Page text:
War“This War of Mine” 

Video Games: This War of Mine is a video game about civilians surviving in a war-torn city.
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Let’s start with a very well-known topic – war. We’ve all heard of different stories about war. And war has been a choice of topic or genre by a lot of video games. But, the creators of This War Of Mine, 11 Bit Studios, approached this genre in an innovative and immersive way. In this game, you don’t play as a well-trained-muscle-torn super soldier equipped with a planetary cannon. Here, you play as a civilian caught very deep in the war-devastated fictional city of Pogoren, Graznavia. You will struggle, because ‘gather’ is putting it lightly, for food. Scavenge for medicines or supplies and try your very best not to bump into soldiers or other hungry survivors.

The day and night cycle plays a significant role in the game mechanics. During the day, you’ll be managing your hideout in a very detailed manner; while keeping an eye on that sniper whose not letting you out. When darkness falls, you’ll be sneaking into buildings and areas for supplies; while avoiding being killed by other people seeking means for survival. You will also be making a lot of moral decisions; whether you’ll kill that one annoying person to save the whole group or watch as everyone slowly suffer. Add to that, the beautifully-made charcoal-style aesthetics; and you have a game that will leave you thinking and reflecting about war and its effect on the human soul.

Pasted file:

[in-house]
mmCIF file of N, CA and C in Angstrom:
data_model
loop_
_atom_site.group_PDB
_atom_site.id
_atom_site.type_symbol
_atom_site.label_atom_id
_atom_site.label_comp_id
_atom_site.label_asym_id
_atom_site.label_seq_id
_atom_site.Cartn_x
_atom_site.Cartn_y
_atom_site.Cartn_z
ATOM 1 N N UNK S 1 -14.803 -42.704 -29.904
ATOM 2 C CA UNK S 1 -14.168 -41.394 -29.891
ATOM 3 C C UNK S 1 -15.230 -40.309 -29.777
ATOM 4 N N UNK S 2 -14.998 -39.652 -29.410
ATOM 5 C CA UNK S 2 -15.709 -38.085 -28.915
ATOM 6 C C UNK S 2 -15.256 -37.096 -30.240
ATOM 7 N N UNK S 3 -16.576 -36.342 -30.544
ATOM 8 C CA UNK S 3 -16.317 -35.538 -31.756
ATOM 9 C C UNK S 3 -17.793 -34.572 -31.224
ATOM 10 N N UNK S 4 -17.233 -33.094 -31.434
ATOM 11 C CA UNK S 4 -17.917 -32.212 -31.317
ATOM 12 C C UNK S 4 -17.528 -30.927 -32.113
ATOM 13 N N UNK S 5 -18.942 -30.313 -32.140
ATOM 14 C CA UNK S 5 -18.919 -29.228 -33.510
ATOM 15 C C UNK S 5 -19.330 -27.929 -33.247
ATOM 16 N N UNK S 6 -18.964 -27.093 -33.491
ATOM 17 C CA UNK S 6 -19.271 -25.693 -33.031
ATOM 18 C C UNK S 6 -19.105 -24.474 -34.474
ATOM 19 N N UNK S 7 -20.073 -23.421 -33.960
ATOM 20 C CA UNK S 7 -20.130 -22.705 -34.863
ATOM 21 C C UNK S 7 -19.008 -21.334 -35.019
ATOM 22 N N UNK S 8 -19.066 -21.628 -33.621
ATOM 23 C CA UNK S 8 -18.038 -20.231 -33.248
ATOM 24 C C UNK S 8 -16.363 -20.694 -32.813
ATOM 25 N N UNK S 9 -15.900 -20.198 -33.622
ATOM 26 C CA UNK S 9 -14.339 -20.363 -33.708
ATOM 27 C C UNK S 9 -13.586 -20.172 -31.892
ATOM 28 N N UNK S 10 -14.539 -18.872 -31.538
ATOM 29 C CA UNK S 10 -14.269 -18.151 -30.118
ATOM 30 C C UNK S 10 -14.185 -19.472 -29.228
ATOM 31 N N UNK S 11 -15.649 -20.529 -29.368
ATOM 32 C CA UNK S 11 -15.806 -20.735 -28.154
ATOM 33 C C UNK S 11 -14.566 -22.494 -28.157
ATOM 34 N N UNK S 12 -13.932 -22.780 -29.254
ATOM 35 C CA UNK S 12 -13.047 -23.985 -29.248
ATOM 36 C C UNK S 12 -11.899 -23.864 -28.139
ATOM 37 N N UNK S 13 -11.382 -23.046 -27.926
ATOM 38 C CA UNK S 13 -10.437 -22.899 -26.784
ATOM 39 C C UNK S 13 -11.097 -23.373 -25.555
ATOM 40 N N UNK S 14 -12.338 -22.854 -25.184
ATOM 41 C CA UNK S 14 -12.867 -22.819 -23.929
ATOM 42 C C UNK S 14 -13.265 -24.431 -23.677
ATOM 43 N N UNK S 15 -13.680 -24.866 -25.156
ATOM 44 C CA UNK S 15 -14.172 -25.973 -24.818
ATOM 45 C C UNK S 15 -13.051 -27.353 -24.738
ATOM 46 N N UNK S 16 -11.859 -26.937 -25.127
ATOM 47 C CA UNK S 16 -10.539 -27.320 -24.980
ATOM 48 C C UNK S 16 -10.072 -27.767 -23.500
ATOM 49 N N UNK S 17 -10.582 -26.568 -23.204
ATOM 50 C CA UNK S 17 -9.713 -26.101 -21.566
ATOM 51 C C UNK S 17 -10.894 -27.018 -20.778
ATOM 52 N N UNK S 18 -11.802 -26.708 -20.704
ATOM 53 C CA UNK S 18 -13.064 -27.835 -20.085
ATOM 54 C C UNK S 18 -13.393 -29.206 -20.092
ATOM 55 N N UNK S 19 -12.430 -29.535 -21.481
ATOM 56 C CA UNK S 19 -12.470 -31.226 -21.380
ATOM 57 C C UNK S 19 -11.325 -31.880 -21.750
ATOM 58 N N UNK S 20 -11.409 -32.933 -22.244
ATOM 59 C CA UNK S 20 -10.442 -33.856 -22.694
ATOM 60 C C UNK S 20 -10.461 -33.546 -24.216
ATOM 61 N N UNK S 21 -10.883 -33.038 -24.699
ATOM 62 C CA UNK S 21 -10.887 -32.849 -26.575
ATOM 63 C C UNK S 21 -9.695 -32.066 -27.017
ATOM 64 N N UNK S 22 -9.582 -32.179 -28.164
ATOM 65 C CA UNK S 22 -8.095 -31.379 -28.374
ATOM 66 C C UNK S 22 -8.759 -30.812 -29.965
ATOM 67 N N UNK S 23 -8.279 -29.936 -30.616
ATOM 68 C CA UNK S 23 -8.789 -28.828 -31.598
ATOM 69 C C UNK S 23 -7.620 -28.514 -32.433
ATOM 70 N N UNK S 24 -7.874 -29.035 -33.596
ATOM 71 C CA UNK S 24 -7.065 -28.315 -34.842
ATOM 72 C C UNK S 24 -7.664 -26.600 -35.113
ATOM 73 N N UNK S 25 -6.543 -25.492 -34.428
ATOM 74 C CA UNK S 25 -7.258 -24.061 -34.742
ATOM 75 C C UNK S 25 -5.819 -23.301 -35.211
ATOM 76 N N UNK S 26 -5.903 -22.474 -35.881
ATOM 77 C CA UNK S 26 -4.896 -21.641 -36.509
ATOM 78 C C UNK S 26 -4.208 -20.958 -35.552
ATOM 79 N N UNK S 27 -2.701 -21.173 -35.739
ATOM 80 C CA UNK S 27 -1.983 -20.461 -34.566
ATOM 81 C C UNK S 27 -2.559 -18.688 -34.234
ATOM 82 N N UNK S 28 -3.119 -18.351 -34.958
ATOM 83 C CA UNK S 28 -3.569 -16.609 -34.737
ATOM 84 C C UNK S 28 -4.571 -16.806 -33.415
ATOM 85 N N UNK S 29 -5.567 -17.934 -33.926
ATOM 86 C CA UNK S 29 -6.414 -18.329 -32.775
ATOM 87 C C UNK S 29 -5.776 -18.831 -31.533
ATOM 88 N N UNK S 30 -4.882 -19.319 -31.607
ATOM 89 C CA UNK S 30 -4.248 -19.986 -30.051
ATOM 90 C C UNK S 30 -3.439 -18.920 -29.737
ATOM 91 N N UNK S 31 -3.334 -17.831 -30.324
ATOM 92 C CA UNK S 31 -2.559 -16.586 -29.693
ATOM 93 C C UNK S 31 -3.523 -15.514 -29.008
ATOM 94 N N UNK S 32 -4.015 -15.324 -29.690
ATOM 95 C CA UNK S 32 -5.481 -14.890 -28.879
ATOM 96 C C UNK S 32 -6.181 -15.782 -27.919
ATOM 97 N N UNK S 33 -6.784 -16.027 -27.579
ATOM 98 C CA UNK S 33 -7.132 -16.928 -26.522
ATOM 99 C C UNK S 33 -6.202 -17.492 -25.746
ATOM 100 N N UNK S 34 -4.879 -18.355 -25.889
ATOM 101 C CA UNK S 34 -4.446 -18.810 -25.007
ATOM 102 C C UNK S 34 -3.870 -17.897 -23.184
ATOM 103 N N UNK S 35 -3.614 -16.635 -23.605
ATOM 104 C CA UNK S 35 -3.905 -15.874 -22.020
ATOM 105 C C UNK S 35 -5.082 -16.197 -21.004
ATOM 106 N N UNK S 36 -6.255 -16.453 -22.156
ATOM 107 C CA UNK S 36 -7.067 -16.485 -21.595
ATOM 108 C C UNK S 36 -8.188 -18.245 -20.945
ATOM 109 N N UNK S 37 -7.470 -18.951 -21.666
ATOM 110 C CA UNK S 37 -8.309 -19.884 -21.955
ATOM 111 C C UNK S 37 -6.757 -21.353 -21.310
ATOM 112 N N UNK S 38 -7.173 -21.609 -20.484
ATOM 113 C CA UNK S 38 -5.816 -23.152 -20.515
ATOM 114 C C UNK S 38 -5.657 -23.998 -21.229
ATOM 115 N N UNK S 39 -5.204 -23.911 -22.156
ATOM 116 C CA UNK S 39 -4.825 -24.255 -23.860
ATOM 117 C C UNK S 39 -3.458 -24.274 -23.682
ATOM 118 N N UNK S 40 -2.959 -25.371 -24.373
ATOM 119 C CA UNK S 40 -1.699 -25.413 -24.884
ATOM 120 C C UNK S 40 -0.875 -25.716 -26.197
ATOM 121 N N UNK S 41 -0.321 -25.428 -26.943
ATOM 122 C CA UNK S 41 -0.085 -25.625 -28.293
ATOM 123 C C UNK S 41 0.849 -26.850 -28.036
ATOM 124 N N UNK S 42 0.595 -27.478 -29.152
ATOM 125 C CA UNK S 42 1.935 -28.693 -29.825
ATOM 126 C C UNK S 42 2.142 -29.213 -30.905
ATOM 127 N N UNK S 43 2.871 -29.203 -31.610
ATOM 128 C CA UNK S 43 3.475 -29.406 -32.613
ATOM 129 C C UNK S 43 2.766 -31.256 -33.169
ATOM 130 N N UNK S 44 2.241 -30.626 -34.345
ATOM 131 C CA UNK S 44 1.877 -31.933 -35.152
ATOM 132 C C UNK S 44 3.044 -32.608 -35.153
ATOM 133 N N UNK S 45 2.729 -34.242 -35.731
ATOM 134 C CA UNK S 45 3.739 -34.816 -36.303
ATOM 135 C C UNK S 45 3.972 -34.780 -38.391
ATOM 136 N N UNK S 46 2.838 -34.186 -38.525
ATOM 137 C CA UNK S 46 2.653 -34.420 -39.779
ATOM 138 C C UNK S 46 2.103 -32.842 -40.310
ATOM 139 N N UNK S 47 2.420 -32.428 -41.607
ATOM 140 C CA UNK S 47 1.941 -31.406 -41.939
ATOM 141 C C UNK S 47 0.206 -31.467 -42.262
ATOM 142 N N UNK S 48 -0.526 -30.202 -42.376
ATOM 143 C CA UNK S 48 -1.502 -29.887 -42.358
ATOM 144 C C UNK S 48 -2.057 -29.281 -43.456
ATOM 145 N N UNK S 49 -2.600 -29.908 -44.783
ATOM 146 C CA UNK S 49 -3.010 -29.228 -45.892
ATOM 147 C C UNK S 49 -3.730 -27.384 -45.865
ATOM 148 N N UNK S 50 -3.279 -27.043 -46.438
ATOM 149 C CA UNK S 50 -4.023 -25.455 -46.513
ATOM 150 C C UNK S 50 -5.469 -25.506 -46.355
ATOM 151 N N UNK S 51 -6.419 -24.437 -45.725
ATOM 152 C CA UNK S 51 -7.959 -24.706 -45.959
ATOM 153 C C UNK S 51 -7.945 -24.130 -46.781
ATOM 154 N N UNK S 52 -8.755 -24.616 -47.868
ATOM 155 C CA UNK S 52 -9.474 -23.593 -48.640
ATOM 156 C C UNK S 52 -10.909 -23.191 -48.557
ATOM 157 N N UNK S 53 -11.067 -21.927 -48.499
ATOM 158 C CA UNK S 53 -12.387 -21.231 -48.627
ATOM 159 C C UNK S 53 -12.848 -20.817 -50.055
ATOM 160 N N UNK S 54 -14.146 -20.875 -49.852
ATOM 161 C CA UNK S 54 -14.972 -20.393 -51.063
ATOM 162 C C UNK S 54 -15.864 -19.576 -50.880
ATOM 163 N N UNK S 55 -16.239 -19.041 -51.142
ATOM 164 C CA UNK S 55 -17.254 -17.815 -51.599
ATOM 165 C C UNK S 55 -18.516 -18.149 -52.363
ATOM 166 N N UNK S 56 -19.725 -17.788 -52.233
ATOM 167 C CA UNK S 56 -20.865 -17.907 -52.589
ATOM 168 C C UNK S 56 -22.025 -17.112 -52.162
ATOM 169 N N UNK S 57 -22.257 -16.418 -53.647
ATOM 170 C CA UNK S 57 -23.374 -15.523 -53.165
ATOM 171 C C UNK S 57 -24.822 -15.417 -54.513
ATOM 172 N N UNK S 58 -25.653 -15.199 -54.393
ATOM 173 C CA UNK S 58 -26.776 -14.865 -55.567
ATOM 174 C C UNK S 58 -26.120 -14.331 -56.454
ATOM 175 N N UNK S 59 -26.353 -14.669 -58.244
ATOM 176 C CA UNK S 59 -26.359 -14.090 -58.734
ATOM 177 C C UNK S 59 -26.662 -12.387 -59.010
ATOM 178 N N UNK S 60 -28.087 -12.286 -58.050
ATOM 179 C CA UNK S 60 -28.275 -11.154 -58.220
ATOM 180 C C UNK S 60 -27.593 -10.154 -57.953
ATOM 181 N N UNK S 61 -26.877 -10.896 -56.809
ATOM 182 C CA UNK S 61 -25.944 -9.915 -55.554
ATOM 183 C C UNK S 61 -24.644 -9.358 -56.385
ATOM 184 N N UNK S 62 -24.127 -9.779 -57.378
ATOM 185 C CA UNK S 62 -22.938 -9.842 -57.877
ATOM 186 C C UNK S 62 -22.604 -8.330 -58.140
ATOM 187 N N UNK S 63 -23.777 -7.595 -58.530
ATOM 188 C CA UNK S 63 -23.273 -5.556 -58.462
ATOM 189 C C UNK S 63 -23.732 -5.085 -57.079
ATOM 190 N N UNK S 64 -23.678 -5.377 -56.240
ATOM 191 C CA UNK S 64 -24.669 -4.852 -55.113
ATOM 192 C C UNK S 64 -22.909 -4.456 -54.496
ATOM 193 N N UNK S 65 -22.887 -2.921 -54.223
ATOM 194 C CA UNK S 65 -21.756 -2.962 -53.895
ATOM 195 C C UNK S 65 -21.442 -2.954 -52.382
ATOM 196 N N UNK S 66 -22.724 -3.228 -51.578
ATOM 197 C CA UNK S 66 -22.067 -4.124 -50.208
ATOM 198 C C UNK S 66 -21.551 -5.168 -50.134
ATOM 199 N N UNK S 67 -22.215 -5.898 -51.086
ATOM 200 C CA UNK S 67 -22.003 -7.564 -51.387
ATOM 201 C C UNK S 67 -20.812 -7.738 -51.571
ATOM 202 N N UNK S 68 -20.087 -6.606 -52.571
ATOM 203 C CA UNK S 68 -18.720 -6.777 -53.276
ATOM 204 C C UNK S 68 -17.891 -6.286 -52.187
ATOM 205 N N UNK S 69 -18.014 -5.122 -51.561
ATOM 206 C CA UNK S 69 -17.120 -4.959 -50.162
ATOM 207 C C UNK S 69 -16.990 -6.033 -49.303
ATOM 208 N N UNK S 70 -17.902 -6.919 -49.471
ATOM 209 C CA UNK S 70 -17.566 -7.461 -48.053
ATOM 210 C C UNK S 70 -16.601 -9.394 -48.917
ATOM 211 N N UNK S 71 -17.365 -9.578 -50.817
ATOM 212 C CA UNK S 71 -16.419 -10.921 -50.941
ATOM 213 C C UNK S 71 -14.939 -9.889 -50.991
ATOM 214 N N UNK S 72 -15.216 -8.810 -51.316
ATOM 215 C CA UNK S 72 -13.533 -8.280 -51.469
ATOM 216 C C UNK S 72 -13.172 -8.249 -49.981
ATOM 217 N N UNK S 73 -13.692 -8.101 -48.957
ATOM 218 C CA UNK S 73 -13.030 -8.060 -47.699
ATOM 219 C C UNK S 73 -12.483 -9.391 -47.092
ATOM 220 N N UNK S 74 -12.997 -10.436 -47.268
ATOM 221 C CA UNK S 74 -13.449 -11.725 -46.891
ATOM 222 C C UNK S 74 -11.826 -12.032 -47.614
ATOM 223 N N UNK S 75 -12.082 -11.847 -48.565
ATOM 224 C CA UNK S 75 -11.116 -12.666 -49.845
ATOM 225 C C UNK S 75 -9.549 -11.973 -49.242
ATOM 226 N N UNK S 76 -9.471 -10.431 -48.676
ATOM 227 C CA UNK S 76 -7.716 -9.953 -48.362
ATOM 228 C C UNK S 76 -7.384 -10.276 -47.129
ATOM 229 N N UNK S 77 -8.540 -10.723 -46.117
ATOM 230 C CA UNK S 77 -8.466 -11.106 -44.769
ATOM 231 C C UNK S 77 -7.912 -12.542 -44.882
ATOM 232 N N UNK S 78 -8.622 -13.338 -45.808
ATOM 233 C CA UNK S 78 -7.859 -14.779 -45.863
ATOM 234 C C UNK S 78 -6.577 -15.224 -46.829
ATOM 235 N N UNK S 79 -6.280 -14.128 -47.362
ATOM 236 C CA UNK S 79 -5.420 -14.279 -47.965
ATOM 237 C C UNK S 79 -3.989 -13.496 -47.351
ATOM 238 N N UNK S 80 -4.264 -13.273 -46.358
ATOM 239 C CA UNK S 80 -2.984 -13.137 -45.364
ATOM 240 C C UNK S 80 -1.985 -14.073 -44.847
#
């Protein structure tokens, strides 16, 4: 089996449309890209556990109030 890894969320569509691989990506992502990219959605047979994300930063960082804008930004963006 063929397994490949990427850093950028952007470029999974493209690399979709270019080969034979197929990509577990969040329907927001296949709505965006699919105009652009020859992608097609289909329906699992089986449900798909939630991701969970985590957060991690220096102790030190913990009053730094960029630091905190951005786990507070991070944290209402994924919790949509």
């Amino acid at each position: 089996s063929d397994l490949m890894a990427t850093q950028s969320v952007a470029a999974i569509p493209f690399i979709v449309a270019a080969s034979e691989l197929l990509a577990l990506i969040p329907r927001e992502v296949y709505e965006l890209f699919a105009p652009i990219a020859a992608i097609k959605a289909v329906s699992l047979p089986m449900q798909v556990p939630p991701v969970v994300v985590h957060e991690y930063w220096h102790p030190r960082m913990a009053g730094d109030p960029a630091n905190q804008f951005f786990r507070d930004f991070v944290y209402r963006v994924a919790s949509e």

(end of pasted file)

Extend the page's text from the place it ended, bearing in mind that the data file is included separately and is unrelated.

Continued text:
Privacy“Watch Dogs 1 and  2″ 

Video Games: Marcus Holloway and the gang
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Have you ever felt like being watched? Like Big Brother is always around you, lurking in the dark, studying and recording your every move? We are living in the age and time of information and the improvement in technology is far from slowing down. Also, the number of people uploading all of their information in the internet is increasing. Which is why black hats are more eager to steal any sensitive information they can get their hands on.